Cops bittersweet over Flames

BILL KAUFMANN -- Calgary Sun

, Last Updated: 7:20 PM ET

After being hard-pressed and playing defence shorthanded on the raucous Red Mile, city police say the end to the Flames, post-season brings them some relief.

Costly police resources expended in bottling up red-painted revelling rowdies can now be used for more fruitful enforcement efforts, Insp. Peter Davison said yesterday (thurs).

"It's really been quite bittersweet for us -- now we can get to the business of policing the whole city and take the resources from the Red Mile to where they belong," he said.

Police officers, like most Calgarians, bemoan the team's loss on its sporting level, said Davison.

But officers won't miss tangling with drunks using the excuse of hockey celebrations to wreak havoc, he said.

The appearance of some Oilers fans taunting Flames loyalists on the Red Mile following Wednesday night's loss supplied a glimpse of what chaos a Battle of Alberta would have brought, said Davison.

"It's a completely new dynamic...it doesn't become good fun when you multiply what we saw on Wednesday by a thousand," he said.

And the force's budget will also enjoy some respite from the rigours of Flames mania on 17 Ave., said Davison.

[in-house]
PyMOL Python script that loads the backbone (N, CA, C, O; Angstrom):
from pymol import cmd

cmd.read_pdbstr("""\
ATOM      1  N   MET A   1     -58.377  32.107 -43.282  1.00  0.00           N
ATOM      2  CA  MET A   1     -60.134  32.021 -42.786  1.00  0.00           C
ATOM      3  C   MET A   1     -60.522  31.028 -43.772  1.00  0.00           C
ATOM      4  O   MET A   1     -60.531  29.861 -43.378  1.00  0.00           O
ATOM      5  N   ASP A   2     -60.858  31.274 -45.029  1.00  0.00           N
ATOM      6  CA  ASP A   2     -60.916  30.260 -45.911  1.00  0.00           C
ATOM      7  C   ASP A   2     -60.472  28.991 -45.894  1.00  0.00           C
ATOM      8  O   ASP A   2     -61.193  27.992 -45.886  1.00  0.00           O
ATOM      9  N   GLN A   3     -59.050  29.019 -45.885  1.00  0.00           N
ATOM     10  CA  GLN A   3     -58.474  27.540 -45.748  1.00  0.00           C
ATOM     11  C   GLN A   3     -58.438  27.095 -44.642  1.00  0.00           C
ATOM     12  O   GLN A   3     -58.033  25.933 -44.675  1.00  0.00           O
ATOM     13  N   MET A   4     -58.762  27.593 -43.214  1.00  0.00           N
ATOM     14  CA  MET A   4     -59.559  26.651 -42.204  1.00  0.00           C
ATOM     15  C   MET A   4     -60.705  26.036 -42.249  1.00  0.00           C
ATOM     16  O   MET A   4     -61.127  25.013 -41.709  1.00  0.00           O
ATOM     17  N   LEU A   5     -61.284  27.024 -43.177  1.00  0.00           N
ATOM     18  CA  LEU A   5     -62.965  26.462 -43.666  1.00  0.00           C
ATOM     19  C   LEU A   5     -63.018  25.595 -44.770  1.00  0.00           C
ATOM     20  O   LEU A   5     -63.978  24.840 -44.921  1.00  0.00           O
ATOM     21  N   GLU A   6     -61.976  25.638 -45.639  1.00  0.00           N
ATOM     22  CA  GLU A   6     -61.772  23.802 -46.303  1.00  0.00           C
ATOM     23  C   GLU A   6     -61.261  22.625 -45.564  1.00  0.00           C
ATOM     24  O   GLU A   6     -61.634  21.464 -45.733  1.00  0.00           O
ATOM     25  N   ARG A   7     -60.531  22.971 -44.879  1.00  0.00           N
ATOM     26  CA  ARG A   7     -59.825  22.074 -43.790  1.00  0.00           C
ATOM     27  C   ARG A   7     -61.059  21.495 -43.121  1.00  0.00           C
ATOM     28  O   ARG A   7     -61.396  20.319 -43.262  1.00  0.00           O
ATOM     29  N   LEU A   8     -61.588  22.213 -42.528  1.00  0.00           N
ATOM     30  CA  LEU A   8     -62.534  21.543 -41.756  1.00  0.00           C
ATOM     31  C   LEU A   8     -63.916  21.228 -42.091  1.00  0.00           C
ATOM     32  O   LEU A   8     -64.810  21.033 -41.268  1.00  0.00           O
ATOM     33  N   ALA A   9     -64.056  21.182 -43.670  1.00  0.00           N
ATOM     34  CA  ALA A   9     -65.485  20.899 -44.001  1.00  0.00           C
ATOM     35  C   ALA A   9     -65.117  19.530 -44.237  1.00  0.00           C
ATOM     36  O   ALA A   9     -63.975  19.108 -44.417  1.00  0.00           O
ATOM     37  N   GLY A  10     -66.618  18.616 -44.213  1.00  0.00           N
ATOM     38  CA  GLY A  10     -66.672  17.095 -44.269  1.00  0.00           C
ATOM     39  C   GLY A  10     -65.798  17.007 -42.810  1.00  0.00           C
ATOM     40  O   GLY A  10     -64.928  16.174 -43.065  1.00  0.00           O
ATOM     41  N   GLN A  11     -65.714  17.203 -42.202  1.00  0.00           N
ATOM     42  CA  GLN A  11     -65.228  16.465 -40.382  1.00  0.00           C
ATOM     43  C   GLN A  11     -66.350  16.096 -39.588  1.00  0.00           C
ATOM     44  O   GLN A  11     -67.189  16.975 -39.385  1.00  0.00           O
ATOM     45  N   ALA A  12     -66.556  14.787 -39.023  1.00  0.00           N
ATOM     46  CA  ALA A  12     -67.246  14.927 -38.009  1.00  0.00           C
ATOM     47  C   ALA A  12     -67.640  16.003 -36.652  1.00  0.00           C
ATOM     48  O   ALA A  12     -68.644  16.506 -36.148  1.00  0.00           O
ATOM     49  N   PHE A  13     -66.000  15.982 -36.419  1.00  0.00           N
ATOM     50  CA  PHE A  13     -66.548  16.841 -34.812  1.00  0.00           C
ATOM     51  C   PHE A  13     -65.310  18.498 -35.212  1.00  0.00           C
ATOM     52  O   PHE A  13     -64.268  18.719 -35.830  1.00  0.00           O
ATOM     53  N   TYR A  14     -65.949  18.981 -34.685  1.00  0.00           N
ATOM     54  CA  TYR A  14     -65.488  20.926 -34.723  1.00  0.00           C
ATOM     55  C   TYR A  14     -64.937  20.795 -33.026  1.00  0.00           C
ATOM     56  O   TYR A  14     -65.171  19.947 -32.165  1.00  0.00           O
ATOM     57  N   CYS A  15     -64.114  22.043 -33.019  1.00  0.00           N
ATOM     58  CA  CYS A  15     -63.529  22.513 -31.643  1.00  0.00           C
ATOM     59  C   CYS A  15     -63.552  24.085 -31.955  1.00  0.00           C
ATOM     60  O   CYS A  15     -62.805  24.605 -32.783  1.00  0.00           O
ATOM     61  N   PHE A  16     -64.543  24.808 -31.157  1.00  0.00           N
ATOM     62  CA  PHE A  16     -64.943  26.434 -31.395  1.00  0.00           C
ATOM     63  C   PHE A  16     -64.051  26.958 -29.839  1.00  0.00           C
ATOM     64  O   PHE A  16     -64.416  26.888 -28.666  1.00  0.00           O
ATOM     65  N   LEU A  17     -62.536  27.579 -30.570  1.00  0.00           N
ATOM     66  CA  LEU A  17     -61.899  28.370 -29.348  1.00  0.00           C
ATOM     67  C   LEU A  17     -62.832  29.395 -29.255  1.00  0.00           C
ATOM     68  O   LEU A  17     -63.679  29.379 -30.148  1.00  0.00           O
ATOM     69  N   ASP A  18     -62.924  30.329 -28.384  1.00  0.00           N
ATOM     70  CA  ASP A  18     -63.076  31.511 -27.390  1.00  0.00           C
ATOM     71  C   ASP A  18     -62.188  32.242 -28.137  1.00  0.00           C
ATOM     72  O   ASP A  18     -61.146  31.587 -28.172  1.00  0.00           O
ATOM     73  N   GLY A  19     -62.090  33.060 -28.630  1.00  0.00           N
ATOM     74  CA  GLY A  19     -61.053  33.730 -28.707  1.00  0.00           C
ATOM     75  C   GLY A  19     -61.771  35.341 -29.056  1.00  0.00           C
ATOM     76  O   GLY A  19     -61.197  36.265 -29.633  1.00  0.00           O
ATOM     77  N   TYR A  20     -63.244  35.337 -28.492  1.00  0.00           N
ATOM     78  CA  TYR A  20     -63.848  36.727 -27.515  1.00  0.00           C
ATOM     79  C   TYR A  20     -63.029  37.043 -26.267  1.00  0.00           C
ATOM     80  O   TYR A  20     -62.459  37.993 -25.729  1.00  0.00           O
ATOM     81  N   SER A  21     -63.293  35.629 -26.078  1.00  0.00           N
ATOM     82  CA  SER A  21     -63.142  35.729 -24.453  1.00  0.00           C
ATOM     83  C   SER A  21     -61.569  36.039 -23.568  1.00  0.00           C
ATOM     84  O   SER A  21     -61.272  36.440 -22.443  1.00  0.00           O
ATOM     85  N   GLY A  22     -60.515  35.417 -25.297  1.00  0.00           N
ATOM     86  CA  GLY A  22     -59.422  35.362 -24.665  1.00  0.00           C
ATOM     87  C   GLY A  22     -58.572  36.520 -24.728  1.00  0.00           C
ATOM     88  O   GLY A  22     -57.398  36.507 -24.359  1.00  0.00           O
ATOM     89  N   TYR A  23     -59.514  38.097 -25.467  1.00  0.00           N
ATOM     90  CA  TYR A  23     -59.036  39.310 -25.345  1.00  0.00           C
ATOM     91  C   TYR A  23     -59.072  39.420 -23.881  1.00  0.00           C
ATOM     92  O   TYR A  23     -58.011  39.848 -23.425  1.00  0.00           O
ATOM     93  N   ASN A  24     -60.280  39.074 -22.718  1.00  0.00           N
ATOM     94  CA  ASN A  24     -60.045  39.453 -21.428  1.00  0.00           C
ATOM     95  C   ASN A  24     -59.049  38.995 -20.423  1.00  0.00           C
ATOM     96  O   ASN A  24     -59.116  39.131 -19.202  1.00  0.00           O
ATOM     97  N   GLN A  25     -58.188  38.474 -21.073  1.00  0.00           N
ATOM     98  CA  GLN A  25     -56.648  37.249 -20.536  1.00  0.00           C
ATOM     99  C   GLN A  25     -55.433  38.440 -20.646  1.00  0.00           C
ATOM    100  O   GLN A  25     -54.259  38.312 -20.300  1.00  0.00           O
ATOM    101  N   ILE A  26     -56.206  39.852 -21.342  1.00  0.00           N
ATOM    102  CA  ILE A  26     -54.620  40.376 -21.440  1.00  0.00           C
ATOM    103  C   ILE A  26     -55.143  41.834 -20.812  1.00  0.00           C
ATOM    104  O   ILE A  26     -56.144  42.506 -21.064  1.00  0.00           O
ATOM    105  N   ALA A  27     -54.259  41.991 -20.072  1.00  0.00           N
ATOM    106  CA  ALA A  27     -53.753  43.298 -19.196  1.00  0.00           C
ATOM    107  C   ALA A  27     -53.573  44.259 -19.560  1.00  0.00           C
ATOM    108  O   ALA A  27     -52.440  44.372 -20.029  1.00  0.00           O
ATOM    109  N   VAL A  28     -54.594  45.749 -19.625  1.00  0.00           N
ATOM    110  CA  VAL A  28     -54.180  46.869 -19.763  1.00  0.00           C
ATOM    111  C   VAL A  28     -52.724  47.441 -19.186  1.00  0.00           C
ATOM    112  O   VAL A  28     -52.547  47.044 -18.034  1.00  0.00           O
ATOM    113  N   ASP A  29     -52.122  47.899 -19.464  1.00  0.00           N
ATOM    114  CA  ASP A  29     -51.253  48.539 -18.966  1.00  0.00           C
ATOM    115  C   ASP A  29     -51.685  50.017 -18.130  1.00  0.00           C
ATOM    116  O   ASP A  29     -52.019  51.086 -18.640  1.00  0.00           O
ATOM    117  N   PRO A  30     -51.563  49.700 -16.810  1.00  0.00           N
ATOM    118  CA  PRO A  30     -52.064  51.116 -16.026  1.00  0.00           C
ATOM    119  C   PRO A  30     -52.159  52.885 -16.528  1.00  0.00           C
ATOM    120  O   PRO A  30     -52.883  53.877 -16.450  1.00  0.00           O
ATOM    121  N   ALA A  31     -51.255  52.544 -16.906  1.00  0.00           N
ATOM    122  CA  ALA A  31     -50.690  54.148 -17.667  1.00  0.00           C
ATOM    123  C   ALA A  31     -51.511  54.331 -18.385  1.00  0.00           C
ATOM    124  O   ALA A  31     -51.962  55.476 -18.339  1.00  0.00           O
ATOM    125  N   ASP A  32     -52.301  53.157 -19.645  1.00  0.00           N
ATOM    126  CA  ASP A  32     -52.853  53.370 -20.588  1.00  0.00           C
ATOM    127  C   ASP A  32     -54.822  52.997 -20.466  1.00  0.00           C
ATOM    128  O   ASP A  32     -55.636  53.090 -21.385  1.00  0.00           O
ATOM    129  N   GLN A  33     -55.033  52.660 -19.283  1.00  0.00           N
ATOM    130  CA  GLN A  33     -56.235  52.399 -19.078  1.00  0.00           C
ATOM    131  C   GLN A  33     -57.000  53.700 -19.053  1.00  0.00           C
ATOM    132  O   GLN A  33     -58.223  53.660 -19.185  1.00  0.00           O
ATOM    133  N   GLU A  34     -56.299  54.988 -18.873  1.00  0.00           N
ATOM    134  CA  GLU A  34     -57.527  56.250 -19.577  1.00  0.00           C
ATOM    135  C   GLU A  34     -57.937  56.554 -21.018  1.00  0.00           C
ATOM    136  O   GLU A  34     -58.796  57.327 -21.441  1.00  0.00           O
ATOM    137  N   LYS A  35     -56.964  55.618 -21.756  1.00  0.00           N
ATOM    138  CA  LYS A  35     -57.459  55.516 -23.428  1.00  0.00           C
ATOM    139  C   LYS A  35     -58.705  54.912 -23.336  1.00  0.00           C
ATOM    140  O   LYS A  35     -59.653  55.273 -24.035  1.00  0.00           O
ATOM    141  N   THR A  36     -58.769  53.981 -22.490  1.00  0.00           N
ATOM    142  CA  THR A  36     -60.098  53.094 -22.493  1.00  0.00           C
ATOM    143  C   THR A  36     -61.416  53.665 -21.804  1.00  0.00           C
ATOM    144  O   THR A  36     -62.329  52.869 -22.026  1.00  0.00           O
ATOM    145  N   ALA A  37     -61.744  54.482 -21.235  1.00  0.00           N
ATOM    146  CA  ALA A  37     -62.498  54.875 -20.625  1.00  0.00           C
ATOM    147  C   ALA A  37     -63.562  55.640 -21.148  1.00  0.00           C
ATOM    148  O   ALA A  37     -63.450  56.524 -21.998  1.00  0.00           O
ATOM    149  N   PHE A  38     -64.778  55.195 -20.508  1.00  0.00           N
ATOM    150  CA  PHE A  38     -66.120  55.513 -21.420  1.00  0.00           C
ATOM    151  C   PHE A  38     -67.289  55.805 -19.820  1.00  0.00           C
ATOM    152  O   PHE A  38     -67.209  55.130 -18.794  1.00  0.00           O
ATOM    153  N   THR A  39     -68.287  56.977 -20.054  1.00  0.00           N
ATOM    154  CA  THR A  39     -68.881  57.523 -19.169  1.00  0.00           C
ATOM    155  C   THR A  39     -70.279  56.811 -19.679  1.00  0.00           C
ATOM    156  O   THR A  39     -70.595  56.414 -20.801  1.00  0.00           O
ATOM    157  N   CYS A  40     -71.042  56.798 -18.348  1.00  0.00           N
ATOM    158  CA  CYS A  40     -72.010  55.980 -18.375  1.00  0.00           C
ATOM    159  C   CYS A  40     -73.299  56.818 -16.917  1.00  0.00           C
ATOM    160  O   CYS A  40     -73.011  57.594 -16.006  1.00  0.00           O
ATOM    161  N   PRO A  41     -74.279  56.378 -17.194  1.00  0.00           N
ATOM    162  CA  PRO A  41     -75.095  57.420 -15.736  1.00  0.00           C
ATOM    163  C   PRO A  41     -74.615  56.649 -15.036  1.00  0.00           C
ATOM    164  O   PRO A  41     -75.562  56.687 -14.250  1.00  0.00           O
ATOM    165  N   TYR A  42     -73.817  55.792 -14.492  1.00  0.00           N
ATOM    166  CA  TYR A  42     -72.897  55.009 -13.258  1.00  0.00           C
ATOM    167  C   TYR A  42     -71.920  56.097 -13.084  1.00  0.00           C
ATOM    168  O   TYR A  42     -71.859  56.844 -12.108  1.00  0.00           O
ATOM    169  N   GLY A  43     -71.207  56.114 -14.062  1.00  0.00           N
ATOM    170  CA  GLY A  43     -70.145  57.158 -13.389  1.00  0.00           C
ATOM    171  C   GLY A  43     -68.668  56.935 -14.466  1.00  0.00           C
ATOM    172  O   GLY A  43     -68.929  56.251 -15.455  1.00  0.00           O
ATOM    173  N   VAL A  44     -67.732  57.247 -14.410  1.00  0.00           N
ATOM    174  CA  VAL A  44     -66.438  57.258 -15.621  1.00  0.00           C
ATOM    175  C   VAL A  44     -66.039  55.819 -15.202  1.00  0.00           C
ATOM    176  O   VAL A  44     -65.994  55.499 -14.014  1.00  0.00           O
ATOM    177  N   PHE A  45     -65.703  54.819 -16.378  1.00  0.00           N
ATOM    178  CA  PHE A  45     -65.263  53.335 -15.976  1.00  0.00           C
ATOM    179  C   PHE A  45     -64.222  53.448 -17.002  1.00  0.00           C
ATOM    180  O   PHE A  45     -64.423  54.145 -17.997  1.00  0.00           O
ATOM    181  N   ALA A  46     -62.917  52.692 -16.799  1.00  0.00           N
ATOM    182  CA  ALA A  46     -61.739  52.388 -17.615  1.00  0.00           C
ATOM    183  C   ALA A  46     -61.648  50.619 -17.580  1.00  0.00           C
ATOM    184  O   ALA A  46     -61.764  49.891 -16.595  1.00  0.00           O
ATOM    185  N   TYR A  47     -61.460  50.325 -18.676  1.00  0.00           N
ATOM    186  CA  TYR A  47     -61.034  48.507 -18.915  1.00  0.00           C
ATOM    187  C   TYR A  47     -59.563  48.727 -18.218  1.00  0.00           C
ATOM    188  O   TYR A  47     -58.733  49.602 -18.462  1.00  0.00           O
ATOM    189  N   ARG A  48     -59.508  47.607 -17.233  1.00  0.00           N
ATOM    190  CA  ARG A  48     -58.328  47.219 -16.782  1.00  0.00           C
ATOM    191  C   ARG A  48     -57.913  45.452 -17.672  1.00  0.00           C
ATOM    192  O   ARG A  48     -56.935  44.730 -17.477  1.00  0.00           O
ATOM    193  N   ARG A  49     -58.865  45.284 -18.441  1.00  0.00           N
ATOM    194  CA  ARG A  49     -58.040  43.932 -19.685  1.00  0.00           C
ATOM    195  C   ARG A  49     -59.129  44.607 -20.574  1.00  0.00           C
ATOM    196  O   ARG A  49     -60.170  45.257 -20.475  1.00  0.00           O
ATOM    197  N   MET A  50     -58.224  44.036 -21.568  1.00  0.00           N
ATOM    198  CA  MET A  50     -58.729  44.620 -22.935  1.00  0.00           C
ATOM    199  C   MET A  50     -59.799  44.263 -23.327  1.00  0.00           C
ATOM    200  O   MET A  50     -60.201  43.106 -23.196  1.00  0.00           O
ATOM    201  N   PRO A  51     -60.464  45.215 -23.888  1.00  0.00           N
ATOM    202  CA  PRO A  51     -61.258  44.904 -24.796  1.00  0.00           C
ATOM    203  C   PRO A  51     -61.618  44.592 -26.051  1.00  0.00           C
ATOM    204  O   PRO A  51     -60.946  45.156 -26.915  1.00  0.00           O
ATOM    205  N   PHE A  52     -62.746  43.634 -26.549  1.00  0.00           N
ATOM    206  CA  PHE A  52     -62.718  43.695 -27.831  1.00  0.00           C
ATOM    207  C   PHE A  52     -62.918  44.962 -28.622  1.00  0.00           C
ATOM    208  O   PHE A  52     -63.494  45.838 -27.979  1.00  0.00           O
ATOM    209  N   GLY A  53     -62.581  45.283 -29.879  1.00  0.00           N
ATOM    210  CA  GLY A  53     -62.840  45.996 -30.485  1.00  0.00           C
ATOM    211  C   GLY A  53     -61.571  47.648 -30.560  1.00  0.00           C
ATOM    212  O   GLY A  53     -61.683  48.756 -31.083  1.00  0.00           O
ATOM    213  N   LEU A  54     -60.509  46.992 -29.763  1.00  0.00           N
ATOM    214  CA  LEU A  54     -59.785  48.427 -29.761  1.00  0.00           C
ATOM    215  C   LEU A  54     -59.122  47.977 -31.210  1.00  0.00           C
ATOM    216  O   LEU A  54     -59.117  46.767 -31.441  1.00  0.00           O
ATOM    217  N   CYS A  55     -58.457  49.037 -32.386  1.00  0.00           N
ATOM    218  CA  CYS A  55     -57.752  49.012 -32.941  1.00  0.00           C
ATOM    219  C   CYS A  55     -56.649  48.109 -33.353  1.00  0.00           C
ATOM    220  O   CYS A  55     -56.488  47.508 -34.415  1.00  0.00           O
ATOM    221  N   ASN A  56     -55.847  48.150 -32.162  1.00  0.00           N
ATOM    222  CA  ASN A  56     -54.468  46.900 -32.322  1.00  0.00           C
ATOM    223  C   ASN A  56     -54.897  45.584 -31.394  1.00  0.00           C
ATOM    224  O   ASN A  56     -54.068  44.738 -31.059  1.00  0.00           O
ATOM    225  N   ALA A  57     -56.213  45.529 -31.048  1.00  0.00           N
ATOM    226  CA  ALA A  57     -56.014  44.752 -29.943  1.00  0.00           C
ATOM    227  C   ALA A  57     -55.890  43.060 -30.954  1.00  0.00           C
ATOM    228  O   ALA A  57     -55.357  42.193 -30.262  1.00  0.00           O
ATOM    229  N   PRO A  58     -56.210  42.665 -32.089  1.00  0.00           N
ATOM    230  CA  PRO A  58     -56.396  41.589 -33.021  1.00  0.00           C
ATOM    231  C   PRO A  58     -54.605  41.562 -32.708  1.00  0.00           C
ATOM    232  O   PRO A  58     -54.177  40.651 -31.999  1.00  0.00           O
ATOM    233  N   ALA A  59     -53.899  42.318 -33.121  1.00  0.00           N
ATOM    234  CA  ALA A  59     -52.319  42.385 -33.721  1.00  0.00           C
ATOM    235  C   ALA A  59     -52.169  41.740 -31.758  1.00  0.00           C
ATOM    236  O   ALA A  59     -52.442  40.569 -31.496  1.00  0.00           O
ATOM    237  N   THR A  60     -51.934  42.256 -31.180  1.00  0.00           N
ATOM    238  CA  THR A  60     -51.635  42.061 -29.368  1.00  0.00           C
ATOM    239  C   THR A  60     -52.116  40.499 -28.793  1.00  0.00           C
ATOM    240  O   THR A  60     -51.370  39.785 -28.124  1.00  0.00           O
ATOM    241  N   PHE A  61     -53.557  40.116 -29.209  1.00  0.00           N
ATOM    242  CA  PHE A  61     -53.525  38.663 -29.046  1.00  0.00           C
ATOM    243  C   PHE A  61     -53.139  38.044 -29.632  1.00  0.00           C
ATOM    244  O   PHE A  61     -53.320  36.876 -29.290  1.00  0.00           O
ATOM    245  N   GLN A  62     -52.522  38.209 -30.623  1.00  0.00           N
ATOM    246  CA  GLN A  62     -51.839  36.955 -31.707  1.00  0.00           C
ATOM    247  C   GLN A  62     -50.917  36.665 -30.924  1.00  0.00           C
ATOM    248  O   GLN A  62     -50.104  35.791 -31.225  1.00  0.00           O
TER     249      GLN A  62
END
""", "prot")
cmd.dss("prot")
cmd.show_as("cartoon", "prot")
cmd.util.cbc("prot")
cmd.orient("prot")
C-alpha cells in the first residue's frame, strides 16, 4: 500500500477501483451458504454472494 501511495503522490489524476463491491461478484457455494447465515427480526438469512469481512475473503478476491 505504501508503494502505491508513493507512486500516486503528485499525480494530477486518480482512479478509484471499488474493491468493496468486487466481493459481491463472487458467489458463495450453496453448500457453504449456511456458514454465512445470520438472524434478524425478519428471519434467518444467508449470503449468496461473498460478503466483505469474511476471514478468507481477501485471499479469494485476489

The Flames' 2004 run to the Stanley Cup finals rang up a policing bill exceeding $1 million, he said.

"This is not in our annual budget," said Davison, adding the finally tab for policing 11 nights of Red Mile regular season and playoff hoopla this time has yet to be tallied.

"With the overtime, rental and purchase of equipment, it's not insignificant," he said.

An early end to the playoffs hopes, said Davison, allows the city to find a better way to handle Calgary hockey fervor.

"We,ll seek some long-term solutions in a manner that won't affect the community so much," he said.

But finding a different venue for the revellry might not appeal to the spontaneous partiers, he conceded.


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